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Monthly Archives: October 2011

Yoshio Shimoji: “Futenma: Tip of the Iceberg in Okinawa’s Agony”

In “Futenma: Tip of the Iceberg in Okinawa’s Agony," his latest article for The Asia-Pacific Journal, University of the Ryukyus Professor Emeritus Yoshio Shimoji focuses on the root of Okinawan resentment against U.S. military bases on their islands: The U.S. violated human rights and property rights under international law when the U.S. military seized Okinawan property by force to make way for U.S. bases. Shimoji details how U.S. bases in Okinawa were established by "land requisitions...executed at bayonet-point and by bulldozer, leveling houses and destroying farms in the face of protesting farmers, mothers, children and their supporters." He adds: "...the U.S. military seized the land in clear violation of Article 46 of The Hague Convention, which states: 'Family honor and rights, the lives of persons, and private property, as well as religious convictions and practice, must be respected. Private property cannot be confiscated.' "There are presently more than 3,000 so-called “military base landowners” for Futenma Air Base alone and more than 40,000 for all bases and installations in Okinawa. " Shimoji's conclusion: "The U.S. violated international law when its military encroached upon private lands with impunity and built the base. On what legal and moral basis, then, can it demand its replacement?"

Governor Nakaima: Washington & Tokyo “should stop doing deals and return the bases promptly”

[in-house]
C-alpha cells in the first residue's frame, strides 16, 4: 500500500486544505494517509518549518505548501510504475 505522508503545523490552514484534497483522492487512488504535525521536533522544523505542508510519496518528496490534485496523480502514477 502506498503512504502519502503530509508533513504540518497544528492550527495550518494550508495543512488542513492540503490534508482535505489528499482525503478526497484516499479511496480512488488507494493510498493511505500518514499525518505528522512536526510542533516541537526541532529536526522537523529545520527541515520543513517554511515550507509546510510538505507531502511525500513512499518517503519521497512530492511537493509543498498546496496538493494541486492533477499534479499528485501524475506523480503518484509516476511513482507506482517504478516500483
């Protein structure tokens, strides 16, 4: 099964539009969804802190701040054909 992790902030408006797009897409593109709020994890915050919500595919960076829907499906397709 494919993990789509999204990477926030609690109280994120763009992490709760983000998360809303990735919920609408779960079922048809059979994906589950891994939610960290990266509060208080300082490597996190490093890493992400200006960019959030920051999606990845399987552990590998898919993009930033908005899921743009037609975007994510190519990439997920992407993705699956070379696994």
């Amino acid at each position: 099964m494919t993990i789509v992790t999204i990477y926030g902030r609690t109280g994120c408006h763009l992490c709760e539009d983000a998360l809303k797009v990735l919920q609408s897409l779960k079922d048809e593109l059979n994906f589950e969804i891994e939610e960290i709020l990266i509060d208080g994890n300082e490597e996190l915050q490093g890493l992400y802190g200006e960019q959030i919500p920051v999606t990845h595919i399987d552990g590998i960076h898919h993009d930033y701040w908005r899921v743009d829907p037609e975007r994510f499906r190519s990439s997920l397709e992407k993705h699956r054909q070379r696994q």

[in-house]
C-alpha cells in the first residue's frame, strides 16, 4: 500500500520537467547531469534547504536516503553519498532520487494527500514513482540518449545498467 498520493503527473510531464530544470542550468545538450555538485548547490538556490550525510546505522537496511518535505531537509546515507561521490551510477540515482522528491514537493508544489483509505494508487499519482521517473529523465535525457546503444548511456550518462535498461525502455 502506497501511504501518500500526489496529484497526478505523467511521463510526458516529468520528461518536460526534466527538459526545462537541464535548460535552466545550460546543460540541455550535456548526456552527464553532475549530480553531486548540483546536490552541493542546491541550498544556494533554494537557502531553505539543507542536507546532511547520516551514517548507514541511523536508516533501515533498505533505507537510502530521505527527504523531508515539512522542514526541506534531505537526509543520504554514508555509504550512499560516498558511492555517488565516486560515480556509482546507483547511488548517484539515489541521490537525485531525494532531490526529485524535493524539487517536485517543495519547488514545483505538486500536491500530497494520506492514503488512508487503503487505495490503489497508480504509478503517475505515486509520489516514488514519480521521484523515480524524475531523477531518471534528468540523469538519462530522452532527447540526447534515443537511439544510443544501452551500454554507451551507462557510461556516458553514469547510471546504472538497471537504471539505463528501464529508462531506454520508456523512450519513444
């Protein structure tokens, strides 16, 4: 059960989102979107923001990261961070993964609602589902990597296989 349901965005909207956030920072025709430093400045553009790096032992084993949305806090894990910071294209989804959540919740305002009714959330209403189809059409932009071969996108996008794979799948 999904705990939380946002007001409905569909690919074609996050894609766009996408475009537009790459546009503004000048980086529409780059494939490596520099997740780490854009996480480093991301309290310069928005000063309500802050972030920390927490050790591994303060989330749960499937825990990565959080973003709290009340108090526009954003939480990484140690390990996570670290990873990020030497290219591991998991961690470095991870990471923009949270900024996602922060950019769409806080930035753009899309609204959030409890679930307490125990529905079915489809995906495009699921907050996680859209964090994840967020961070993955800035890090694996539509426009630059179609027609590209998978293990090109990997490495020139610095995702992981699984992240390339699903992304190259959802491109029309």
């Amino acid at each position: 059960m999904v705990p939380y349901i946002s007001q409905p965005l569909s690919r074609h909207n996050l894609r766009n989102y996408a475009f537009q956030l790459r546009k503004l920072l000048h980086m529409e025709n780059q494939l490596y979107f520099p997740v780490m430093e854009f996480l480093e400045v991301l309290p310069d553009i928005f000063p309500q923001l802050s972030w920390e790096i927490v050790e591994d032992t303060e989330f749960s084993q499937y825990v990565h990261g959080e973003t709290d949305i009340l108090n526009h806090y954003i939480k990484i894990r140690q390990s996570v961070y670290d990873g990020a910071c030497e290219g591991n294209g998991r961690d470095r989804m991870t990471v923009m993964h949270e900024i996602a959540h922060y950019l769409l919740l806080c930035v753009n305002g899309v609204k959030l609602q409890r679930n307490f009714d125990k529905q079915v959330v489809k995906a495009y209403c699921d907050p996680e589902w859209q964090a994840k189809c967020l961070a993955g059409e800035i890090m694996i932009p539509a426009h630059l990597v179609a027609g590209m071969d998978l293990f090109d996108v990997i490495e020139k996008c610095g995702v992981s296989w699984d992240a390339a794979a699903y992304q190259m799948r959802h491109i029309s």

In "Discordant Visitors: Japanese and Okinawan Messages to the US," Satoko Norimatsu and Gavan McCormack quote Governor Nakaima's September 2011 speech at George Washington University in their commentary on the bizarre incongruity between official Japanese and Okinawan prefectural stances on the U.S. military's proposed destruction of Oura Bay and Henoko to make way for a U.S. mega-military base. Opposed by Okinawan civil society and global environmentalists since 1996, the U.S. base proposal follows a historical pattern of violently and undemocratically established U.S. military bases in Okinawa prefecture. During and after the Battle of Okinawa, U.S. soldiers seized Okinawan property (and imprisoned the owners in camps) to make way for bases to support Operation Downfall, the planned invasion of Japan. When that plan was abandoned, Okinawans were kept imprisoned while U.S. soldiers transformed the bases into permanent bases. In the 1950's, U.S. marines (by use of "bayonets and bulldozers") seized private property by dragging Okinawan women and children from homes and destroying farms and livestock to make way for more U.S. bases. Despite Okinawan protests dating back to the end of the World War II, the U.S. government has refused to remove unwanted military bases from Okinawa. In recent years, the Okinawan movement has garnered worldwide attention, with some observers comparing the Okinawan struggle for human rights and democracy to movements in Eastern and Central Europe during Soviet military rule, before Glastnost. Since the 3/11 Triple Disaster, Japanese citizen "tomodachi" appeals to Washington to forego costly military subsidization by Japanese taxpapers have grown more urgent. Although U.S. congressional leaders have responded to Okinawan and Japanese calls for "change"; thus far the Obama administration has ignored requests to rein in U.S. military demands for Japanese taxpayer subsidization of proposed new base construction in Okinawa, Guam, the Japanese mainland, and continued "sympathy" subsidies to the U.S. military. In September, Okinawa Govenor Nakaima, in conjunction with an Okinawan ad campaign in The New York Times, stated his case directly to Americans in Washington, D.C. Norimatsu and McCormack explain: "Nakaima declared that opposition in Okinawa to the Okinawan base project was almost total. He spoke of the unanimous declaration within the prefectural parliament (the Prefectural Assembly), and the explicit opposition of all 41 local government mayors and heads, including the mayor of the city of Nago, the designated site for the new base. Nakaima told his Washington audience that the relocation plan 'must be revised,' continuing that Futenma was 'not an acceptable option' and that if the national government was to choose to proceed 'against the will of the local citizens,' it might lead to 'an irreparable rift … between the people of Okinawa and the US forces in the prefecture.'”